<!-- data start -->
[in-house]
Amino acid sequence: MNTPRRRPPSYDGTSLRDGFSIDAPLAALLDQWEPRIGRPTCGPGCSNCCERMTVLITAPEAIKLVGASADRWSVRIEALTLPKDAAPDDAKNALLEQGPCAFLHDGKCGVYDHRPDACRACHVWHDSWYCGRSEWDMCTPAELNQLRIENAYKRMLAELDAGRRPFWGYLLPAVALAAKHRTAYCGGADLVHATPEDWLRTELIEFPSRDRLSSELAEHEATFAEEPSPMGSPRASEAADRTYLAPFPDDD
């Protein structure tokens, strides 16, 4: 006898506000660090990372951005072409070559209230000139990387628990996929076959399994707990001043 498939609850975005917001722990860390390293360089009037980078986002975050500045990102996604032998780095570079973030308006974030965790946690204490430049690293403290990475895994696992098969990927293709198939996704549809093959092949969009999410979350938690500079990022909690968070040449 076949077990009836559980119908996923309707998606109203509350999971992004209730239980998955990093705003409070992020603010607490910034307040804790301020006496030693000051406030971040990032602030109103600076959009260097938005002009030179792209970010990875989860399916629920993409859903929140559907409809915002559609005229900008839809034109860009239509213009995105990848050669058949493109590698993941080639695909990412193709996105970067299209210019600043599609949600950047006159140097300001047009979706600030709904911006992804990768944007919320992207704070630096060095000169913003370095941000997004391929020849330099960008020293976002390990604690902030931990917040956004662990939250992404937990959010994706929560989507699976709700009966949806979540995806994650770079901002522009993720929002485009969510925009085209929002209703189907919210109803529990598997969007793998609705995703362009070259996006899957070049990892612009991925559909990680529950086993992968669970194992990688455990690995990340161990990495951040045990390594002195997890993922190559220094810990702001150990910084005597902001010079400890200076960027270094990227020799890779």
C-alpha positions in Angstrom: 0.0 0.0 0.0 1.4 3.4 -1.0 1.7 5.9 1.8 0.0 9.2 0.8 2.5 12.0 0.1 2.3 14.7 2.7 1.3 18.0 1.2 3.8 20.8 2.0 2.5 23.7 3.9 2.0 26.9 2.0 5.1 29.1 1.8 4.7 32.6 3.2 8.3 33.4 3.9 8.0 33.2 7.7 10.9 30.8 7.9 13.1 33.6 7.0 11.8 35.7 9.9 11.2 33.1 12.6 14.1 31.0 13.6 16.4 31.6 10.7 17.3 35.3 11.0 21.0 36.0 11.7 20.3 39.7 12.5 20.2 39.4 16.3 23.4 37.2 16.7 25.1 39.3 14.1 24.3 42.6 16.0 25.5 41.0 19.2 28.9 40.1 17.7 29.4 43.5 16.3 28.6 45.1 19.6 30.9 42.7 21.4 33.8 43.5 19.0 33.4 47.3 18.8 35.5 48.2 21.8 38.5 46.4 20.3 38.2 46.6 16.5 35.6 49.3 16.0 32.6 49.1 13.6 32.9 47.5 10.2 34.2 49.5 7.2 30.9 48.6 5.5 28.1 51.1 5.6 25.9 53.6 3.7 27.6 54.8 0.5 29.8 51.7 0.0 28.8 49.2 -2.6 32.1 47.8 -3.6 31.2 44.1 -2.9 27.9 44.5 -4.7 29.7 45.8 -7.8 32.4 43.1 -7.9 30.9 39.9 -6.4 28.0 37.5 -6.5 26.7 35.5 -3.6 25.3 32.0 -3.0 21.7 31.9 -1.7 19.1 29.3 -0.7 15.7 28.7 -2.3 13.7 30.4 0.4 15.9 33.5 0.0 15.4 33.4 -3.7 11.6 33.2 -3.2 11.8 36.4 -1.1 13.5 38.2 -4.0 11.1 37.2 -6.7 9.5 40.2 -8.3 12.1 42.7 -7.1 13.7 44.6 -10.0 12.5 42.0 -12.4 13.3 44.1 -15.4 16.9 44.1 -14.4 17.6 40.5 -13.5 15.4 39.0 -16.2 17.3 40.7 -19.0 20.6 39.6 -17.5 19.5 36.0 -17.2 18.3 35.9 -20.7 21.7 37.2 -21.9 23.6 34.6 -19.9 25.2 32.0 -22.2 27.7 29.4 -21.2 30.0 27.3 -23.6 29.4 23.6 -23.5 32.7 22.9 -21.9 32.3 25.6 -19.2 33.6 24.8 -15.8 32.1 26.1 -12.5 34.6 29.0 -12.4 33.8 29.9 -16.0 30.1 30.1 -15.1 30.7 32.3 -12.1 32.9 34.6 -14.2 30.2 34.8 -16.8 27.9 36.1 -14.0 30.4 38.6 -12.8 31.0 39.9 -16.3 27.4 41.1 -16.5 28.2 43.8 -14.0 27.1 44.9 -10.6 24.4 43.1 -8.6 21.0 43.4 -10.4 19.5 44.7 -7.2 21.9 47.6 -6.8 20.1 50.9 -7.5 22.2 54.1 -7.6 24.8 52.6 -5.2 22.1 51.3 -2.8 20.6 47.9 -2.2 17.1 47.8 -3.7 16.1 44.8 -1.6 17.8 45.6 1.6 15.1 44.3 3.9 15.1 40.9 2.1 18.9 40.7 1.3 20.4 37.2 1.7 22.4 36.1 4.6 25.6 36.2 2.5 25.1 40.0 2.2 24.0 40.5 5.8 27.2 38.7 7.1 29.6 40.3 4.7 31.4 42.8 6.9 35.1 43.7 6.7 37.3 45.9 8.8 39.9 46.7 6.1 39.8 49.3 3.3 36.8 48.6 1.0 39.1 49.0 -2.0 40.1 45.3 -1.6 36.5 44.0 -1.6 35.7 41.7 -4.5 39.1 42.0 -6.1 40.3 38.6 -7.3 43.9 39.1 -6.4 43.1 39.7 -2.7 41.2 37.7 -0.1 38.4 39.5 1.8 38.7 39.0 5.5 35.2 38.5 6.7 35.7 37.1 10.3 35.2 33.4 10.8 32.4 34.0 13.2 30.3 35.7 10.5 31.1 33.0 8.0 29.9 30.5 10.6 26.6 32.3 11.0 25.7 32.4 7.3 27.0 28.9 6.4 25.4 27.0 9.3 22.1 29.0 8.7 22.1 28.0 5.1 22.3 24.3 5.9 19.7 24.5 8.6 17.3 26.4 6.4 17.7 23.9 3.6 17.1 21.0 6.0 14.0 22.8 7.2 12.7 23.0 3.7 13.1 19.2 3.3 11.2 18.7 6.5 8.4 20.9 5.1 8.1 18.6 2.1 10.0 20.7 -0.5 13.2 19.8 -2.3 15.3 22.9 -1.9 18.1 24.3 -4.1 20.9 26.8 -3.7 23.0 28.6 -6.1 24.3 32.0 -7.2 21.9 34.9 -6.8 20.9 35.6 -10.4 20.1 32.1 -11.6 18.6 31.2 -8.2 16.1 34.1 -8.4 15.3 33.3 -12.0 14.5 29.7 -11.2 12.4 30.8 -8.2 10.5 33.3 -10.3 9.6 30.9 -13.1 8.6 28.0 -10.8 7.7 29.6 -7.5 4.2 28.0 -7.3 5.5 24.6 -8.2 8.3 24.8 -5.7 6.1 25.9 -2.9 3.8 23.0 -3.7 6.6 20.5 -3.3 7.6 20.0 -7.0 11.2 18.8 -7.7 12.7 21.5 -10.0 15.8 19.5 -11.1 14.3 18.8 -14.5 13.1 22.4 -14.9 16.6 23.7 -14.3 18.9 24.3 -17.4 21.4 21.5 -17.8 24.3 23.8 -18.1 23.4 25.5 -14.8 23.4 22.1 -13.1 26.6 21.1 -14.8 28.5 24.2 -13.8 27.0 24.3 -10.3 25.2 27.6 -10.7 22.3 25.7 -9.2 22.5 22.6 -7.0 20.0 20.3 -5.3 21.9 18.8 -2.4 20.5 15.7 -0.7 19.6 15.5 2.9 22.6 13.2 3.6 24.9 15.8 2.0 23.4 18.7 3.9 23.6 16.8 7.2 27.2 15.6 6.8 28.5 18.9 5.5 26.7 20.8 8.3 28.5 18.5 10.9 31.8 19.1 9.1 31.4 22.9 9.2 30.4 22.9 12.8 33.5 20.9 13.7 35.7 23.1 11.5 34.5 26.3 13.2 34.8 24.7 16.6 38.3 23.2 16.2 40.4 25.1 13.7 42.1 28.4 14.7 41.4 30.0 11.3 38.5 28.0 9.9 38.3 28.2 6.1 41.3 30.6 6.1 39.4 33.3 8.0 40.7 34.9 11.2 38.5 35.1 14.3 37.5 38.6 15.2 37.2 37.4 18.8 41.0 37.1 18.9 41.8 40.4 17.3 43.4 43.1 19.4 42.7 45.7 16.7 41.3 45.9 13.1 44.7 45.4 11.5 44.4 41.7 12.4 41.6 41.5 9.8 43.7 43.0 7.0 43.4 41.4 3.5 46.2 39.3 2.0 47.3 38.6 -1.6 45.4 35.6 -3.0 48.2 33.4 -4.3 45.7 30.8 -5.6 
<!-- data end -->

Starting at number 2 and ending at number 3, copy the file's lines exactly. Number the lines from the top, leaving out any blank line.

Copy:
Amino acid sequence: MNTPRRRPPSYDGTSLRDGFSIDAPLAALLDQWEPRIGRPTCGPGCSNCCERMTVLITAPEAIKLVGASADRWSVRIEALTLPKDAAPDDAKNALLEQGPCAFLHDGKCGVYDHRPDACRACHVWHDSWYCGRSEWDMCTPAELNQLRIENAYKRMLAELDAGRRPFWGYLLPAVALAAKHRTAYCGGADLVHATPEDWLRTELIEFPSRDRLSSELAEHEATFAEEPSPMGSPRASEAADRTYLAPFPDDD
């Protein structure tokens, strides 16, 4: 006898506000660090990372951005072409070559209230000139990387628990996929076959399994707990001043 498939609850975005917001722990860390390293360089009037980078986002975050500045990102996604032998780095570079973030308006974030965790946690204490430049690293403290990475895994696992098969990927293709198939996704549809093959092949969009999410979350938690500079990022909690968070040449 076949077990009836559980119908996923309707998606109203509350999971992004209730239980998955990093705003409070992020603010607490910034307040804790301020006496030693000051406030971040990032602030109103600076959009260097938005002009030179792209970010990875989860399916629920993409859903929140559907409809915002559609005229900008839809034109860009239509213009995105990848050669058949493109590698993941080639695909990412193709996105970067299209210019600043599609949600950047006159140097300001047009979706600030709904911006992804990768944007919320992207704070630096060095000169913003370095941000997004391929020849330099960008020293976002390990604690902030931990917040956004662990939250992404937990959010994706929560989507699976709700009966949806979540995806994650770079901002522009993720929002485009969510925009085209929002209703189907919210109803529990598997969007793998609705995703362009070259996006899957070049990892612009991925559909990680529950086993992968669970194992990688455990690995990340161990990495951040045990390594002195997890993922190559220094810990702001150990910084005597902001010079400890200076960027270094990227020799890779």